|کد مقاله||کد نشریه||سال انتشار||مقاله انگلیسی||ترجمه فارسی||نسخه تمام متن|
|365467||621192||2016||10 صفحه PDF||سفارش دهید||دانلود رایگان|
• Metacognitive processes are both domain-specific and domain general.
• Evidence suggests that there are separate general error and general accuracy factors.
• General error and general accuracy factors are subsumed by general monitoring.
We examined the latent structure of metacognitive monitoring judgments using hierarchical confirmatory factor analysis to compare five competing theoretical models with respect to domain-specific versus domain-general monitoring processes. We expected our results to support a domain-general monitoring model. Of the five models, the domain general monitoring model provided the best fit. In this model, level-1 domain-specific accuracy and error factors for each of the three tests loaded on second-order domain-general accuracy and error factors, which then loaded on a third-order general monitoring factor. This model suggest that metacognitive monitoring consists of two different types of cognitive processes, one that is associated with accurate monitoring judgments, and one that is associated with error in monitoring judgments. We discuss the theoretical and practical instructional implications of our findings.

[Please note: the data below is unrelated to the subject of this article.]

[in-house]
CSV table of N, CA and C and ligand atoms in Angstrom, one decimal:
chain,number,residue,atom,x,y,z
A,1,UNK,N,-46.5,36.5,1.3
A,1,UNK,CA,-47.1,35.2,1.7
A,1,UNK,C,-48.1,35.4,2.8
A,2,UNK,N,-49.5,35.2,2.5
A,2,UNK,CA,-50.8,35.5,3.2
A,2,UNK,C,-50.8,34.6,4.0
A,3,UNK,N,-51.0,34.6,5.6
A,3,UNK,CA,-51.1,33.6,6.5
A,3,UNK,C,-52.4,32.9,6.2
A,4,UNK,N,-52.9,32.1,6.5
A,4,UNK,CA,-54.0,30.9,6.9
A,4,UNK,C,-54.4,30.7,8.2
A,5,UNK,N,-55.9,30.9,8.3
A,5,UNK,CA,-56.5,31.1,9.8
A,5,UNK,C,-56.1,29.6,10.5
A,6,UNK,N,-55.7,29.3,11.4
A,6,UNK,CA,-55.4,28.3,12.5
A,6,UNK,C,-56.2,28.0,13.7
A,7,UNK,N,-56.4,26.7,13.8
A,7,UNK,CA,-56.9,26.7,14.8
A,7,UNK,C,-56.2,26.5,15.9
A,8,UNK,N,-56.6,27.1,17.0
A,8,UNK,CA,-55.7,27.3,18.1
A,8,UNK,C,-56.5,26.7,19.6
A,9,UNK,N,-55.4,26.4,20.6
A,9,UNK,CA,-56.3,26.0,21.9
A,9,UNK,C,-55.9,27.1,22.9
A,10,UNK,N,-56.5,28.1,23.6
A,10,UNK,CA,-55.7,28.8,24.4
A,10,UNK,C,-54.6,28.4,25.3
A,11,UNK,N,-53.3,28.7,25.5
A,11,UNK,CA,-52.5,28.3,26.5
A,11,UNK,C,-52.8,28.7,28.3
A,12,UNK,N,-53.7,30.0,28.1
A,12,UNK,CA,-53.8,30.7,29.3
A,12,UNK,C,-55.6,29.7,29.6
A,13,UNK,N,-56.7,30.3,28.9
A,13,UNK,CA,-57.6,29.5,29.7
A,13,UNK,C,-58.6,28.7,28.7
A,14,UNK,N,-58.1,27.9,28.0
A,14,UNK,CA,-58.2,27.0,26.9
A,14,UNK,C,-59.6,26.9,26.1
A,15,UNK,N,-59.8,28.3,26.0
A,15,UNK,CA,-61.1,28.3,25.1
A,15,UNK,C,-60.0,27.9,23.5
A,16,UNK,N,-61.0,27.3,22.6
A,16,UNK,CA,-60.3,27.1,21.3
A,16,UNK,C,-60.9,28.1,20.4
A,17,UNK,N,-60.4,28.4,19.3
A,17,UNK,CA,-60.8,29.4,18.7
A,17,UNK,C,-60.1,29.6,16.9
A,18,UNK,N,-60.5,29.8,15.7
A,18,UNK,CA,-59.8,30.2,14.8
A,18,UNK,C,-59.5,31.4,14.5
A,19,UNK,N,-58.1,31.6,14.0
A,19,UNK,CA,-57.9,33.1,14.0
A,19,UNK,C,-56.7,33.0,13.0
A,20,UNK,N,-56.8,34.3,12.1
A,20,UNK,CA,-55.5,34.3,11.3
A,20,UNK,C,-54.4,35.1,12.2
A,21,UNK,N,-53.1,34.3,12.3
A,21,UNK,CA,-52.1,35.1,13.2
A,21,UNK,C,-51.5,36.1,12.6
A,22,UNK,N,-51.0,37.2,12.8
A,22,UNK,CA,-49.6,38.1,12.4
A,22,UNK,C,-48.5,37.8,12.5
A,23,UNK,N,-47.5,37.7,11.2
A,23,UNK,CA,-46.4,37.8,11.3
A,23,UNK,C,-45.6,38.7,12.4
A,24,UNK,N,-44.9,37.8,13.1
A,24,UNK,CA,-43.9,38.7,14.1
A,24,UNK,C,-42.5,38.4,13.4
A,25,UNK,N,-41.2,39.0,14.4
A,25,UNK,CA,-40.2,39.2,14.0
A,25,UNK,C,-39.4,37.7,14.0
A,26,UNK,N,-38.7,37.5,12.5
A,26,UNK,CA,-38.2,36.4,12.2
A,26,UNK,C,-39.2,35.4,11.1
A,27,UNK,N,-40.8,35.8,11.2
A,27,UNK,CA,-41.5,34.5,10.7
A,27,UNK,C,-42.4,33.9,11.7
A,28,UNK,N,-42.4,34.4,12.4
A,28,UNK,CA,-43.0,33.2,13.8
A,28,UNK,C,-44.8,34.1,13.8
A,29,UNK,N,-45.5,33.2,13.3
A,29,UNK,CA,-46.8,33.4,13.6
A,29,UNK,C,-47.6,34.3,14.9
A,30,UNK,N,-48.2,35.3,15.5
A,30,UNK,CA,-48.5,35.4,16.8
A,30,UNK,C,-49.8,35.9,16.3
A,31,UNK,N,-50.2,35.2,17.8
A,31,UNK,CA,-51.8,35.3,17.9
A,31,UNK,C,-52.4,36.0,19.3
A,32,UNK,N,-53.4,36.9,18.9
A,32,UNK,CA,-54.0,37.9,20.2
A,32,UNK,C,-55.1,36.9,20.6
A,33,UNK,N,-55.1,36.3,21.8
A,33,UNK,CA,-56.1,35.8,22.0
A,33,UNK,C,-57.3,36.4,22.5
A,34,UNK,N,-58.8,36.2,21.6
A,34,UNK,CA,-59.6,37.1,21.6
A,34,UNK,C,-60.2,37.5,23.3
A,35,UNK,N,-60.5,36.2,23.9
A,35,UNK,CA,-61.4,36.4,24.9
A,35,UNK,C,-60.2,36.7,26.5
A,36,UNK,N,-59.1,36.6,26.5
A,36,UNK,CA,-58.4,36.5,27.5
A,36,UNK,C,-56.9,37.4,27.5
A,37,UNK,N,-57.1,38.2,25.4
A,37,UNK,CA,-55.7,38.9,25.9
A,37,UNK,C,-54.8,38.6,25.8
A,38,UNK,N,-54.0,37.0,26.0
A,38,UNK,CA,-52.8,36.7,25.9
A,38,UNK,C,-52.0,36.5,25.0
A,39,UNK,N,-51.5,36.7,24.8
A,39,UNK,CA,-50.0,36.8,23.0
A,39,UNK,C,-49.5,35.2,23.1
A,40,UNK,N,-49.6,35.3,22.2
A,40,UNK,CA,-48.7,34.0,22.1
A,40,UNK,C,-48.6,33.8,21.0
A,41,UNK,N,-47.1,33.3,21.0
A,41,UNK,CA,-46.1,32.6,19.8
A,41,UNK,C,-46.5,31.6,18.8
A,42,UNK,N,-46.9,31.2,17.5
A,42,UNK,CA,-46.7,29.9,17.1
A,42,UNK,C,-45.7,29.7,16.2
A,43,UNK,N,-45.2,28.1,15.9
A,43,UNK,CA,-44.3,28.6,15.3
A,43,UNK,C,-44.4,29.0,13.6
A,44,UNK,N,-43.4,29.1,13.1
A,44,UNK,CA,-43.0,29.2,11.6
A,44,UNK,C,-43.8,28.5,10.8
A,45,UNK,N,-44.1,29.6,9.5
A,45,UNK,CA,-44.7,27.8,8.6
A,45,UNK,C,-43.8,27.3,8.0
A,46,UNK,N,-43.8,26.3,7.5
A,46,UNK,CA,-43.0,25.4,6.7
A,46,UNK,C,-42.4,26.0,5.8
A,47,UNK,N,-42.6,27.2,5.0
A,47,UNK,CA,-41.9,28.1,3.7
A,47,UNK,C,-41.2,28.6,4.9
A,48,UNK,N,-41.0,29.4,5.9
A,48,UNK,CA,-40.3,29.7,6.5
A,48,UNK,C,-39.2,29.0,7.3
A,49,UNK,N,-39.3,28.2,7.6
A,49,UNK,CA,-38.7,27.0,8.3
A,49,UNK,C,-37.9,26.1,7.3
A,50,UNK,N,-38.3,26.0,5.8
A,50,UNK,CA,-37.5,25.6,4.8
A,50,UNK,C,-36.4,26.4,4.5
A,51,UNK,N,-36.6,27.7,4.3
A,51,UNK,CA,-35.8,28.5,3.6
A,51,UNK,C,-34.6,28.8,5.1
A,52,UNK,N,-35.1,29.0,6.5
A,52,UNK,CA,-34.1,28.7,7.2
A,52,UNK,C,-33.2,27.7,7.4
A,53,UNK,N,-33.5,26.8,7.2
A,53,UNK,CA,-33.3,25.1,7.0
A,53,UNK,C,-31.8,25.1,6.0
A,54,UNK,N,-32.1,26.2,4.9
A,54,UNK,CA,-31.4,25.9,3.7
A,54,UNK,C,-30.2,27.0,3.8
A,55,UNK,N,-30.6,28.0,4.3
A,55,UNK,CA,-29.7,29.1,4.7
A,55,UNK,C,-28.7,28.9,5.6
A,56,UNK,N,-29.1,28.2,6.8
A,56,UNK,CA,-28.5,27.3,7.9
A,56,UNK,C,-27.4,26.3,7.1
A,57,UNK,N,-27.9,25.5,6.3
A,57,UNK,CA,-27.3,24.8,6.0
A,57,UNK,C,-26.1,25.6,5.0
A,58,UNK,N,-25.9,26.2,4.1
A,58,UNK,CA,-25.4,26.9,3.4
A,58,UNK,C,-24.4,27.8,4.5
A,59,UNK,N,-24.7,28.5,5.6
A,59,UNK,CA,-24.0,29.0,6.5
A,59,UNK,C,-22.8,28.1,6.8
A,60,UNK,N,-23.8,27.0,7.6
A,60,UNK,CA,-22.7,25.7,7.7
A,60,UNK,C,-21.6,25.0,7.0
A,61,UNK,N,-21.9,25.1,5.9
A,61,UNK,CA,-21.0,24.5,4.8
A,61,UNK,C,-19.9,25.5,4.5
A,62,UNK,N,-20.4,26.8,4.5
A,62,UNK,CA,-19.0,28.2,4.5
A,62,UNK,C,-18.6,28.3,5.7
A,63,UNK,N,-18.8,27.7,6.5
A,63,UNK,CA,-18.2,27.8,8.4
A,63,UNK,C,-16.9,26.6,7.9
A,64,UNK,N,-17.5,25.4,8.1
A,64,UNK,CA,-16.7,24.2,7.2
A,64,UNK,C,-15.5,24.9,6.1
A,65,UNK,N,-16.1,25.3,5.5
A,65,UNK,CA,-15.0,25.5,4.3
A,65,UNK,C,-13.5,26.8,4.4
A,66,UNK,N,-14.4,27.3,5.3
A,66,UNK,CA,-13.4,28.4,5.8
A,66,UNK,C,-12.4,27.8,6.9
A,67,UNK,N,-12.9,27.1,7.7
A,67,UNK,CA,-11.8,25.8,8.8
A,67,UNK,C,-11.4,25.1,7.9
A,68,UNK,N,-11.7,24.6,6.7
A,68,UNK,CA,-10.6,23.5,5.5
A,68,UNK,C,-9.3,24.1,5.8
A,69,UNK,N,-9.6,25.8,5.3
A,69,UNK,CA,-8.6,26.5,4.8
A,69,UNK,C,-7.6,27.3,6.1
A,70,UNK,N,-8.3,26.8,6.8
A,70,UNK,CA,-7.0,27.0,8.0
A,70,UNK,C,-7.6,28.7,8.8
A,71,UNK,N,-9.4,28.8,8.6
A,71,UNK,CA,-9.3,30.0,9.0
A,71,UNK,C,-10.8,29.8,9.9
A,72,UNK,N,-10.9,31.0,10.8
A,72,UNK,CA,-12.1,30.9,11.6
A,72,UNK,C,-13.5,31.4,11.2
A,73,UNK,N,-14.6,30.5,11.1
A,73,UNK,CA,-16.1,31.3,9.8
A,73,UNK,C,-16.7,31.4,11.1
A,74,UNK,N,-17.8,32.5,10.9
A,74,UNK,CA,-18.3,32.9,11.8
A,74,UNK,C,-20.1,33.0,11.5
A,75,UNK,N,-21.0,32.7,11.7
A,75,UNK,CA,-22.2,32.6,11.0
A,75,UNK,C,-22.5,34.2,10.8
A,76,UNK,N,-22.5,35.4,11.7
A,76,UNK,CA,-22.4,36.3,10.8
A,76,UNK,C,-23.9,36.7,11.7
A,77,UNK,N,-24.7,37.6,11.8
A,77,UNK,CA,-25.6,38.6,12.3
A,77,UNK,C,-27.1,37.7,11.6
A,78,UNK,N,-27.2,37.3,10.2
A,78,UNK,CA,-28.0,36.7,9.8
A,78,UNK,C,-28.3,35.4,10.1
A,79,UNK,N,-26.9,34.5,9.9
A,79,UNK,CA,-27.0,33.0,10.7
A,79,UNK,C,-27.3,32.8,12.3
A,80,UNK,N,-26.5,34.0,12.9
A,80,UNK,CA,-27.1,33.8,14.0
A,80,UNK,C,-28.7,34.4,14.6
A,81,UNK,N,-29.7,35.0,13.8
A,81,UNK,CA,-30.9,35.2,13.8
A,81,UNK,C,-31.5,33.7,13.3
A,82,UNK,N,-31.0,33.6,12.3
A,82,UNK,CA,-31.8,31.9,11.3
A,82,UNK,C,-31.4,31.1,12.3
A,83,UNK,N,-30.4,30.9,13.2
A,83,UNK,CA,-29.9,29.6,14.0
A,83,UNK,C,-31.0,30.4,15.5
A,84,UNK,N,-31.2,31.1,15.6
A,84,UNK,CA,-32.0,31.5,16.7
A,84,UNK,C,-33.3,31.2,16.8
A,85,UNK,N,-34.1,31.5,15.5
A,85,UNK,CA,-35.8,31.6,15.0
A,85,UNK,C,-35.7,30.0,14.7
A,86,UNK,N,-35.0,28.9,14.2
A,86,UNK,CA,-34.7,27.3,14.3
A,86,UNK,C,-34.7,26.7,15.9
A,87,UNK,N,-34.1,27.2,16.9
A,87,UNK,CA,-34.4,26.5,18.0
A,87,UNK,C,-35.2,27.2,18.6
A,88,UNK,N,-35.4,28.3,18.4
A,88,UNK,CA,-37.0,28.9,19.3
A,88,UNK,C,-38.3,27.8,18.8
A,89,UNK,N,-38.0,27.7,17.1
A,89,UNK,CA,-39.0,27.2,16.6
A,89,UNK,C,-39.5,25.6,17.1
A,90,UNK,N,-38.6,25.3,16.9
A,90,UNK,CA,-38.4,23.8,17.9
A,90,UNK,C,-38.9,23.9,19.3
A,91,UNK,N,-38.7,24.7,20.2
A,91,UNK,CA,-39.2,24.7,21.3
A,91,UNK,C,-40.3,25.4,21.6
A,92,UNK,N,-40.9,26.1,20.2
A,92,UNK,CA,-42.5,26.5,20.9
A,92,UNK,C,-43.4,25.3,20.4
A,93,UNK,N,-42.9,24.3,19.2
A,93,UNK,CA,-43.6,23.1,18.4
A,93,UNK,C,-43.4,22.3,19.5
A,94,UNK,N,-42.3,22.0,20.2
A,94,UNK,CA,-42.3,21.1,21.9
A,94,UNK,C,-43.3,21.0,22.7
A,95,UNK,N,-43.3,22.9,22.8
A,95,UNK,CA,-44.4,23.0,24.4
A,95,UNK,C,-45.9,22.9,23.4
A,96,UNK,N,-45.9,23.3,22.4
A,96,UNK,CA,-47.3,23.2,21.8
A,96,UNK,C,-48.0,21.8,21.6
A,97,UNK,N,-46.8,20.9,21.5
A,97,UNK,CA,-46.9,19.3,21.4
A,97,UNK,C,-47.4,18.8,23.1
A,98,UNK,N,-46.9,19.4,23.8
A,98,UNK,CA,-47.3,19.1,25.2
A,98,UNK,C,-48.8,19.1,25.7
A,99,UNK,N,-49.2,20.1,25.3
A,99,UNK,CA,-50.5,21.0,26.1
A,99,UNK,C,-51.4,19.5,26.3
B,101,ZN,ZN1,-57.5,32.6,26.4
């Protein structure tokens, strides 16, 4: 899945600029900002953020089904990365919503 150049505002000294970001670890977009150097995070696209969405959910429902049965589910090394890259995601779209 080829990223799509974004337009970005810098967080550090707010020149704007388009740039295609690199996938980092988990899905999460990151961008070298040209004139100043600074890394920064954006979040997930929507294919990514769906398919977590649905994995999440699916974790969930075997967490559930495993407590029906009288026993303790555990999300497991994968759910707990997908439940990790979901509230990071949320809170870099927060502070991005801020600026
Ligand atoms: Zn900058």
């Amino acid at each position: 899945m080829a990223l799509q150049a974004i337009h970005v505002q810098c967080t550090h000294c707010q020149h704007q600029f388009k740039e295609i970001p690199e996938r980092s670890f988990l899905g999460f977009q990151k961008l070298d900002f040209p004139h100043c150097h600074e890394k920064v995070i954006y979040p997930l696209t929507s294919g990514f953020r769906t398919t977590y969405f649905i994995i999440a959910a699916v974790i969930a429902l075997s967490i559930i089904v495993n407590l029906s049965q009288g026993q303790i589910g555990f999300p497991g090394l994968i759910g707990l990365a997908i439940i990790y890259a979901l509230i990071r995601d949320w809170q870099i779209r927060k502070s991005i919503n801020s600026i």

Journal: Learning and Instruction - Volume 44, August 2016, Pages 1–10